Youth employment: why business as usual won’t cut it
By Ellie Horrocks and Tshering Wangmo
Tackling youth unemployment and reshaping the future of work is one of the most urgent challenges that governments face. In Asia-Pacific, UNDP is working with partner governments to take up systemic, portfolio approaches to tackle this complex issue. In this post, we share what we hope to achieve and some reflections from the start of this journey in Bhutan.
The Kingdom of Bhutan is best known for developing Gross National Happiness (GNH), a holistic and sustainable approach to development to rival the dominant growth paradigm. At a time when GDP growth is no longer correlated with improvements in wellbeing; but with rising inequality and environmental catastrophe, Bhutan’s philosophy provides a rounded vision for development.
While it may provide inspiration globally, the Royal Government of Bhutan (RGoB) grapples with many of the same complex challenges that keep other governments up at night. Chief among these is youth unemployment. Bhutan’s youth unemployment rate is 15.7%, with even higher rates among young women and urban youth. In addition, work for young people does not necessarily equate to economic resilience.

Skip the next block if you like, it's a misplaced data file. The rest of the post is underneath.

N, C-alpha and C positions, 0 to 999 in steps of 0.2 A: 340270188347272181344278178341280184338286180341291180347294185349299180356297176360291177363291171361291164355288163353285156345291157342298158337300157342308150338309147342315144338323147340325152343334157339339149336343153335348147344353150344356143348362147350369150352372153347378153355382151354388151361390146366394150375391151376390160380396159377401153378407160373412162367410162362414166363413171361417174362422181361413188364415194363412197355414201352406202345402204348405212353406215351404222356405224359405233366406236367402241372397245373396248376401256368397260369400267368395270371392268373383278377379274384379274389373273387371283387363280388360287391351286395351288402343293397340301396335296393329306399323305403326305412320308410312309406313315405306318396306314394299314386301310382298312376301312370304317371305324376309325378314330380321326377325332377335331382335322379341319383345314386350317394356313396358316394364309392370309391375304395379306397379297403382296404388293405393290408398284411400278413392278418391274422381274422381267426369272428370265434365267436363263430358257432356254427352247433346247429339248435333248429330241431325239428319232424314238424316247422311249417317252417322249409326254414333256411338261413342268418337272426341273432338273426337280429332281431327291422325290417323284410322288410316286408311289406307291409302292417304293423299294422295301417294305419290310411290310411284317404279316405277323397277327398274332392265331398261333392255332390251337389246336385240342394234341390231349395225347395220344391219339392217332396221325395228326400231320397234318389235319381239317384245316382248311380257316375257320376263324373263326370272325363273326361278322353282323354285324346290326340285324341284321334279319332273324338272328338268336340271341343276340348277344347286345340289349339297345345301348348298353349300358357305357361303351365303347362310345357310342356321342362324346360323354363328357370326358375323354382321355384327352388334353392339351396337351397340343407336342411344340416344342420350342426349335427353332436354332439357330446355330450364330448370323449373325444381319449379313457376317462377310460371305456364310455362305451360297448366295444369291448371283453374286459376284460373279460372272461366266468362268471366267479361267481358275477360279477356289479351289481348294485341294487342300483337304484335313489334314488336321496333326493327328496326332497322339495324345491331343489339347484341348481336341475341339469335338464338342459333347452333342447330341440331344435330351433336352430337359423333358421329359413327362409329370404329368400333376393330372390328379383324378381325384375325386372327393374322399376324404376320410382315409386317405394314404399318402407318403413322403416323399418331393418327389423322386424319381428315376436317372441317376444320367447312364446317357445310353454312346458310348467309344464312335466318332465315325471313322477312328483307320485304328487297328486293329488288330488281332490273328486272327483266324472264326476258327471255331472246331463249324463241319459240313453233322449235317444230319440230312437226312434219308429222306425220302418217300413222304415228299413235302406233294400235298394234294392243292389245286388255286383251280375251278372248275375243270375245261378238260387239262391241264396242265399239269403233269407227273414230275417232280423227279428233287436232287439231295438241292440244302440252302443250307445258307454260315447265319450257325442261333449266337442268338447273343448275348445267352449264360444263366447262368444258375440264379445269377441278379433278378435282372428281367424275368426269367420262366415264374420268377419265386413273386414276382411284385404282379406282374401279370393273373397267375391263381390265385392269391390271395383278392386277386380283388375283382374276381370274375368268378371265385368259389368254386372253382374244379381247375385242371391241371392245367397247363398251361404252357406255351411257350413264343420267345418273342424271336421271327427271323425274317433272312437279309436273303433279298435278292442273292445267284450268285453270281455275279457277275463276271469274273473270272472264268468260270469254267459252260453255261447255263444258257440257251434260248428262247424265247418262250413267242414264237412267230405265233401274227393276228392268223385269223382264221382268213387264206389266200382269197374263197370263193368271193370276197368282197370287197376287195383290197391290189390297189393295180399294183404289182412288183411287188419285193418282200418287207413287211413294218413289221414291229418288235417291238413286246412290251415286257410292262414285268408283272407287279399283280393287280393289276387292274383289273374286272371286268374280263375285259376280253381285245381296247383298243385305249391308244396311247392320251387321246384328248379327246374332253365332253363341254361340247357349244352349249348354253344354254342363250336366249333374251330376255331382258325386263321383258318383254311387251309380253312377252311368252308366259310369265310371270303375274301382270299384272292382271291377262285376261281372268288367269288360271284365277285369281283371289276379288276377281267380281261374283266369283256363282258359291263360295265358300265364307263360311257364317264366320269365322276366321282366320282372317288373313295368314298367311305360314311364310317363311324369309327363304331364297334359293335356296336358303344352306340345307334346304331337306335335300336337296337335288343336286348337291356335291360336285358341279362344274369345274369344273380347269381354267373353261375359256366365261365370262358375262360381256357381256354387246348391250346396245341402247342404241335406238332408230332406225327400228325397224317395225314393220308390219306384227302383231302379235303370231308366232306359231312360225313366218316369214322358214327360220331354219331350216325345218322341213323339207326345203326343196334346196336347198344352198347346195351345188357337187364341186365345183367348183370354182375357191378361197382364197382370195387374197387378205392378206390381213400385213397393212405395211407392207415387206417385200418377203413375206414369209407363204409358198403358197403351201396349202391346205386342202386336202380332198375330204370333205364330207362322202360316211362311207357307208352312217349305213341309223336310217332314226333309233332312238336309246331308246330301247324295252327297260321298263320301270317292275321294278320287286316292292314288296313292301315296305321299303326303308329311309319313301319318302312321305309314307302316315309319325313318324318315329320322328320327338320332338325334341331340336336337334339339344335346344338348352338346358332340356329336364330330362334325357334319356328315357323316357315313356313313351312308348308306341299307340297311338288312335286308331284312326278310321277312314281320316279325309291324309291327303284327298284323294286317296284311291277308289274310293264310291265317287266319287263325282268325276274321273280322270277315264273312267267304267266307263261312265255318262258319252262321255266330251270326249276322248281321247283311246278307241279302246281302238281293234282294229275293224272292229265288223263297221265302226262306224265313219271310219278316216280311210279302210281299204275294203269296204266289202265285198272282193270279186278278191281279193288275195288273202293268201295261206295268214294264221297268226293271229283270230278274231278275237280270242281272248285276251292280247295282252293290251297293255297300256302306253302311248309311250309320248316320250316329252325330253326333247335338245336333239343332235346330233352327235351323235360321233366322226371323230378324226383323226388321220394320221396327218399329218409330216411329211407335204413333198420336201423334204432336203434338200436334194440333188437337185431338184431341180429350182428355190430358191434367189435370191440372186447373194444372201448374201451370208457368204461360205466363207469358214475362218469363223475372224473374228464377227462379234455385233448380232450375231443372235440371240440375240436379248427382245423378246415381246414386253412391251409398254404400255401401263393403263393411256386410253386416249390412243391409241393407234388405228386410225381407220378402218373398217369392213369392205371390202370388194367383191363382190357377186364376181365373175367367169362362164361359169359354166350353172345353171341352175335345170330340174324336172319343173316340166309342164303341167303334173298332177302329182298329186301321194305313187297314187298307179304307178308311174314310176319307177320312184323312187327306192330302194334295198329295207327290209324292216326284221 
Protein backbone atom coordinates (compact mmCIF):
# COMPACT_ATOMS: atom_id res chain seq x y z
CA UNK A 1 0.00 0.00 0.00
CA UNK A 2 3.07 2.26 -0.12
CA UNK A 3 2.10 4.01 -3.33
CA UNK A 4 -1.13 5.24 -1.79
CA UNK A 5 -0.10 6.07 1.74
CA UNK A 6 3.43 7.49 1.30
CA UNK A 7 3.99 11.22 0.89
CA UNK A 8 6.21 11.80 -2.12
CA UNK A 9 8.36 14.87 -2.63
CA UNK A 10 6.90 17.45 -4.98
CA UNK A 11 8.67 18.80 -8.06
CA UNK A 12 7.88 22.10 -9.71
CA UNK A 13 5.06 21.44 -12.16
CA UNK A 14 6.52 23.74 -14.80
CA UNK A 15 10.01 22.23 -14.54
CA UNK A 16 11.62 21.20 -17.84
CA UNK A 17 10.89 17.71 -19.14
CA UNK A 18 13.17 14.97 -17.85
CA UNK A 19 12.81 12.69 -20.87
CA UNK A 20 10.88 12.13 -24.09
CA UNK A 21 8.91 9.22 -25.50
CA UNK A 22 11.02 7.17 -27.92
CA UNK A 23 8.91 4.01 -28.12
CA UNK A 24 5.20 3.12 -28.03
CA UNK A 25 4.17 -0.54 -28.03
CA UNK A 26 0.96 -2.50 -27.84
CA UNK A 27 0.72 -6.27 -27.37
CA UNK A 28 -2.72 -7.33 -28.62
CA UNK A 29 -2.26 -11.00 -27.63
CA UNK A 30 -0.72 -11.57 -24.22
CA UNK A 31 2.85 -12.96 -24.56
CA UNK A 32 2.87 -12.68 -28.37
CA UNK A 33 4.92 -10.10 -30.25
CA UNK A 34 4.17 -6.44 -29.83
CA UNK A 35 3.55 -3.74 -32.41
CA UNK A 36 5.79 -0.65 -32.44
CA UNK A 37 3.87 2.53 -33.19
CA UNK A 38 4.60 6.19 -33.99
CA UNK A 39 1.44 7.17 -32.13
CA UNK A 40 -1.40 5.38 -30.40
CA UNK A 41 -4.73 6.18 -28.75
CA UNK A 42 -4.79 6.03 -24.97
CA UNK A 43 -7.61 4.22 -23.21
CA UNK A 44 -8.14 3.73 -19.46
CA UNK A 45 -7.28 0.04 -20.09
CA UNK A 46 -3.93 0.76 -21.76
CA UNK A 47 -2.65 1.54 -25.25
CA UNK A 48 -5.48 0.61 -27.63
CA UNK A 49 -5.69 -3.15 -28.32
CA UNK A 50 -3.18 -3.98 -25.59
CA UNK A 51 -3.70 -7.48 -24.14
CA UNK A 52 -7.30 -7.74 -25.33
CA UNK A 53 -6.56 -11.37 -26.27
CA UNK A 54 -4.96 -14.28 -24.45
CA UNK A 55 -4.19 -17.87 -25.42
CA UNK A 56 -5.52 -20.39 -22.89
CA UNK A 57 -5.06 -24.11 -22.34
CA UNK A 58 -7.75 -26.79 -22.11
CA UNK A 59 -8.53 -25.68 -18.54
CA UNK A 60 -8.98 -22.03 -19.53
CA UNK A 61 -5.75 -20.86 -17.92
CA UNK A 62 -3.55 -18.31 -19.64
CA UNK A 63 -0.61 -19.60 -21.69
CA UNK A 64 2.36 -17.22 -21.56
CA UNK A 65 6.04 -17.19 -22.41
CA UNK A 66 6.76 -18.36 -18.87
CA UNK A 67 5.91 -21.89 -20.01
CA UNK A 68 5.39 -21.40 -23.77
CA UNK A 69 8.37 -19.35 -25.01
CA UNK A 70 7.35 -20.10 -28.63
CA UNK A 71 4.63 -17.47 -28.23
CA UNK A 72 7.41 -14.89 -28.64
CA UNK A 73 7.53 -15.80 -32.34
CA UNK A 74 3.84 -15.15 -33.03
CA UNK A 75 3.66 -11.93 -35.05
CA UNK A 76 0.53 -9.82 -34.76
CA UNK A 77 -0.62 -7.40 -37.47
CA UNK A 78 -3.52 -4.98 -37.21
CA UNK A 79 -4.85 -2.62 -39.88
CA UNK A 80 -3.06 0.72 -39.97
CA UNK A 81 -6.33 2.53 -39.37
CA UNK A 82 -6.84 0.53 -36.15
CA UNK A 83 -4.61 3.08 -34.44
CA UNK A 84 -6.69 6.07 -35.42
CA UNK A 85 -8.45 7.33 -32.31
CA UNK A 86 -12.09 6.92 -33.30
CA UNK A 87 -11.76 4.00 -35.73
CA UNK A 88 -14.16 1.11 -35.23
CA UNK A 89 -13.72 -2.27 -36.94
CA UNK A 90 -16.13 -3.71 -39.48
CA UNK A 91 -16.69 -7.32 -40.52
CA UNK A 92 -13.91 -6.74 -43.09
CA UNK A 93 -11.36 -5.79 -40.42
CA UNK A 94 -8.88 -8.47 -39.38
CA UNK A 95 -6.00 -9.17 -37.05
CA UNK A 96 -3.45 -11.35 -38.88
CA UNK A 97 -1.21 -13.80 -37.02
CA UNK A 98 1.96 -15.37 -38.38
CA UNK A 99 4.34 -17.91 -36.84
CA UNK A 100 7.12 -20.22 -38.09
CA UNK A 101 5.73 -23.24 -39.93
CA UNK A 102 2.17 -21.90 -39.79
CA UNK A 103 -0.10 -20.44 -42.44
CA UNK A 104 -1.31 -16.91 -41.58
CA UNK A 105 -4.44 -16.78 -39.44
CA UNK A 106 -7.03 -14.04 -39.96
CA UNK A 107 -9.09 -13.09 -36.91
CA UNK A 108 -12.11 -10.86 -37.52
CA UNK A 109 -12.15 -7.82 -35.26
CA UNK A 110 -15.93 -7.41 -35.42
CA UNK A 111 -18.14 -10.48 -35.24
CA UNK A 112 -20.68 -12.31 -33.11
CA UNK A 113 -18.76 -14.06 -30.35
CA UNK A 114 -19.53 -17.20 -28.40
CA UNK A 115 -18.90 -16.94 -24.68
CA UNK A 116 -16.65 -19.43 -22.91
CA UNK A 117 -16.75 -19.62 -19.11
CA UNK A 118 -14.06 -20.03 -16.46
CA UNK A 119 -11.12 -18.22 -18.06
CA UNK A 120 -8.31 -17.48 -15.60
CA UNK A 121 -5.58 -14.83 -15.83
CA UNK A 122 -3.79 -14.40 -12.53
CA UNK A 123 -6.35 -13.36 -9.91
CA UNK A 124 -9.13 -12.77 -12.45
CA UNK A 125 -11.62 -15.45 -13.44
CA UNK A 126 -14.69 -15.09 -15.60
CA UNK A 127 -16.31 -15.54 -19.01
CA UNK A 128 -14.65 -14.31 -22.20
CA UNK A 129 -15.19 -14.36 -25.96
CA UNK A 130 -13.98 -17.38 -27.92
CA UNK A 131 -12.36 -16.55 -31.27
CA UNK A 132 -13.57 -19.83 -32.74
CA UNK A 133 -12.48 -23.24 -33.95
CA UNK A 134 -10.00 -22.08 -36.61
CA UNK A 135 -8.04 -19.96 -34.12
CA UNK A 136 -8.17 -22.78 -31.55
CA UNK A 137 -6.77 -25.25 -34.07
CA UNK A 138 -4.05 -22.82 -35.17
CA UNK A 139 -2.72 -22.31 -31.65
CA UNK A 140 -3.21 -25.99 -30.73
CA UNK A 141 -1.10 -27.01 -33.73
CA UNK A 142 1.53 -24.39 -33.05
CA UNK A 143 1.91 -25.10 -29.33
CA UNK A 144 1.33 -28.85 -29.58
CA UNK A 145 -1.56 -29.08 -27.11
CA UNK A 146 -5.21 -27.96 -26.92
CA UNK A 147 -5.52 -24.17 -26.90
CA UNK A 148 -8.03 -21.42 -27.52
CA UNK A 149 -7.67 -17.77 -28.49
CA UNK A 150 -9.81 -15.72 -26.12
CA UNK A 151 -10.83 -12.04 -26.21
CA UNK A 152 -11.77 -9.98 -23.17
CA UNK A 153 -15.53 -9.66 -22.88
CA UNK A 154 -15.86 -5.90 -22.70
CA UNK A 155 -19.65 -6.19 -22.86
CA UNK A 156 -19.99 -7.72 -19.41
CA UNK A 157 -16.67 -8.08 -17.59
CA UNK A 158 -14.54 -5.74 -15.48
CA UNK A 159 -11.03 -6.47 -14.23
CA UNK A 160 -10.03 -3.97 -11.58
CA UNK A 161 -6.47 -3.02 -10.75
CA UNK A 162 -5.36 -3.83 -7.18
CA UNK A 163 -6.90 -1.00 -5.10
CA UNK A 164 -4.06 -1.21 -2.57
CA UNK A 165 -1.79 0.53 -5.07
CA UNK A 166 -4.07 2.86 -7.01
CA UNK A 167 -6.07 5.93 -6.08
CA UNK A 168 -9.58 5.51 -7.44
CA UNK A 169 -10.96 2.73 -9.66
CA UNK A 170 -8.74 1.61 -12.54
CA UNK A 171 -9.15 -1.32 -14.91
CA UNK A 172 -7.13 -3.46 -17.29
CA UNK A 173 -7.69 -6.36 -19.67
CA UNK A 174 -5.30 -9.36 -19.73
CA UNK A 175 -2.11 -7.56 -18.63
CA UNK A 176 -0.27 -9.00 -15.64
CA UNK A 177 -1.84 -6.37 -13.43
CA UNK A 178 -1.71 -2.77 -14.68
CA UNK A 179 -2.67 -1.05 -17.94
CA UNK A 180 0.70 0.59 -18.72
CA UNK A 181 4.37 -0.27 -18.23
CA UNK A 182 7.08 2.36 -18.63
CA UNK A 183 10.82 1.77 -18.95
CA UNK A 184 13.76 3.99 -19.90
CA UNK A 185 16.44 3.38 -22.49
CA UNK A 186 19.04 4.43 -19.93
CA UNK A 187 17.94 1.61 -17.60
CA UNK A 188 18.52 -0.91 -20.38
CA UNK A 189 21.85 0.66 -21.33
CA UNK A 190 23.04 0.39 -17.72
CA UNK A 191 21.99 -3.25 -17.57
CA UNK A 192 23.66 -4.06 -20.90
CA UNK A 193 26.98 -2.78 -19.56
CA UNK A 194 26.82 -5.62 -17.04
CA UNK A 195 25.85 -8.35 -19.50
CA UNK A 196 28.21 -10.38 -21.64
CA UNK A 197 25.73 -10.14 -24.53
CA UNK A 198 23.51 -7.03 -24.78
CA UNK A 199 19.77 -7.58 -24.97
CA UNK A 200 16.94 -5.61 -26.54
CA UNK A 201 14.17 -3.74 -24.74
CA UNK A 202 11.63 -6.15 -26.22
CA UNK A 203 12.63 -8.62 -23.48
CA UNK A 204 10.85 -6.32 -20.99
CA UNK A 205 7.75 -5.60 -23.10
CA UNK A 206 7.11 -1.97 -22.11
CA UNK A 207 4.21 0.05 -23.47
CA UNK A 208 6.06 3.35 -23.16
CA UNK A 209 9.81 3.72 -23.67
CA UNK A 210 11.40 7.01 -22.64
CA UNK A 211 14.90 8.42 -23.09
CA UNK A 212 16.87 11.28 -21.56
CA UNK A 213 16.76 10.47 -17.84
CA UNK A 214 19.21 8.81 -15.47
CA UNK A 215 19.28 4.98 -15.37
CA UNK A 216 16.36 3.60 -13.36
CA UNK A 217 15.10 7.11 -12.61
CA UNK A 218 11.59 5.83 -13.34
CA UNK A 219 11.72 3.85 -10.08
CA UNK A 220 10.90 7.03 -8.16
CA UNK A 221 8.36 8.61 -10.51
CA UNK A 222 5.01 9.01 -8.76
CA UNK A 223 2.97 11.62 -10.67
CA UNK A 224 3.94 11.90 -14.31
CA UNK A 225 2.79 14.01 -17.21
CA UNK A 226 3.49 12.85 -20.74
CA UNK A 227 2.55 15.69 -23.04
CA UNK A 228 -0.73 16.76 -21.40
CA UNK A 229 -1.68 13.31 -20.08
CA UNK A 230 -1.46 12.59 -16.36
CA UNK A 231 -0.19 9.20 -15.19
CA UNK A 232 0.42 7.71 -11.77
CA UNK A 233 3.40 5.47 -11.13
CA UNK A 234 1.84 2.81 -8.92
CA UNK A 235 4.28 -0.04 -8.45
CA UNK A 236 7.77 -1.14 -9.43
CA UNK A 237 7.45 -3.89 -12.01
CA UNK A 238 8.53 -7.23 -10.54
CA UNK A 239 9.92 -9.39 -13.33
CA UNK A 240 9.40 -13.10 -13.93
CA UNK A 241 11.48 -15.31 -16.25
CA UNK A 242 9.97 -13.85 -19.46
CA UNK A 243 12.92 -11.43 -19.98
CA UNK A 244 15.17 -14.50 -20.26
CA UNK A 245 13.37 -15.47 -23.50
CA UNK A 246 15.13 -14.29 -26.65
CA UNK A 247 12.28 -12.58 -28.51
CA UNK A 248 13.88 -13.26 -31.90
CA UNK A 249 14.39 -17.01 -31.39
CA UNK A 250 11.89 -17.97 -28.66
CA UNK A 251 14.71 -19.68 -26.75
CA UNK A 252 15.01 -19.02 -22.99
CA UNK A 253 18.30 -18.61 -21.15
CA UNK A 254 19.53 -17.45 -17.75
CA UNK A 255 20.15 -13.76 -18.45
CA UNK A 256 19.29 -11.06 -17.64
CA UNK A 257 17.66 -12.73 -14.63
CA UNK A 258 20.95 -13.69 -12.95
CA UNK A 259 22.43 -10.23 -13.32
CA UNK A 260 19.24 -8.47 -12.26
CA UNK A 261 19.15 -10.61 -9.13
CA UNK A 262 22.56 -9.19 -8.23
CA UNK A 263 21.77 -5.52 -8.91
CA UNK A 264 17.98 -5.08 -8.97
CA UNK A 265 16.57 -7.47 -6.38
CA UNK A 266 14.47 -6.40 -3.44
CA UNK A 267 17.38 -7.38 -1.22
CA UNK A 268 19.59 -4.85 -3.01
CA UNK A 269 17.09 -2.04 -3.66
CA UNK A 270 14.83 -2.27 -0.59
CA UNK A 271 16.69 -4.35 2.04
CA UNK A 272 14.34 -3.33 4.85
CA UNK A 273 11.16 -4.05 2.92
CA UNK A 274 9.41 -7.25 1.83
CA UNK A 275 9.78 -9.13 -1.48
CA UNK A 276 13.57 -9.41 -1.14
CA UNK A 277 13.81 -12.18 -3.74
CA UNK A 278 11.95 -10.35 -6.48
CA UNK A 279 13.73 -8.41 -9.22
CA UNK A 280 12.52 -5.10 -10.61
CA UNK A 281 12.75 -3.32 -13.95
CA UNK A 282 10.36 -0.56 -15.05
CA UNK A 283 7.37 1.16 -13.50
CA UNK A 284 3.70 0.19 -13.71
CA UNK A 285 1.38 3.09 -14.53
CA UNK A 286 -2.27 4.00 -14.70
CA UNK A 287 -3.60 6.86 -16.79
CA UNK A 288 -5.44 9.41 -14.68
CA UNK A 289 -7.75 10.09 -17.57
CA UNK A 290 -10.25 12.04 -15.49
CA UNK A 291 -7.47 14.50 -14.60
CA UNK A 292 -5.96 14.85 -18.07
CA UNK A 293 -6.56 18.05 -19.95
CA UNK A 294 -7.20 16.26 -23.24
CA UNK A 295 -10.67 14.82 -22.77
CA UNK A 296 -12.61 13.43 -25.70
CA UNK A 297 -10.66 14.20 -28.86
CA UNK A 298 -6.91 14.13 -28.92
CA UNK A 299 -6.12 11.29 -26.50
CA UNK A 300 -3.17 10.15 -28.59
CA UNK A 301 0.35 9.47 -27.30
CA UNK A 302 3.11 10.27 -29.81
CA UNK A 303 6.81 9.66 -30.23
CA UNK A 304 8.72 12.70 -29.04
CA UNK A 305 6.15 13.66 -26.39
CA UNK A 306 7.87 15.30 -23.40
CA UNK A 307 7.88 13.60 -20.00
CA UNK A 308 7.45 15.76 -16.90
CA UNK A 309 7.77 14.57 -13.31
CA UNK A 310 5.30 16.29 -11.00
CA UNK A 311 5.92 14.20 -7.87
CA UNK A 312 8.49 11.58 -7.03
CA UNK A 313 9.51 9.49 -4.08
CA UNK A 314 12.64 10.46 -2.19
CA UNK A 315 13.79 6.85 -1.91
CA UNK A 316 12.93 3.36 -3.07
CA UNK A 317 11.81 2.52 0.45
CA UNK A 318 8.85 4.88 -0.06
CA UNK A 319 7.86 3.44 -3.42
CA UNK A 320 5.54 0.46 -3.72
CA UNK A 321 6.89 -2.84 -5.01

The scale of the challenge is increasing. Bhutan is a young country, with half of its population under 27 years old. It must therefore simultaneously tackle existing unemployment and create more and better jobs each year as more young people enter the job market.
The complexity of the challenge is also increasing. As a small, landlocked country in the Himalayas, Bhutan historically pursued a pathway of self-isolation and service to the Tsa-Wa-Sum (King, Country and People). However, creating new and better jobs today requires working with the complex and fast-evolving dynamics of a globalized, interconnected world.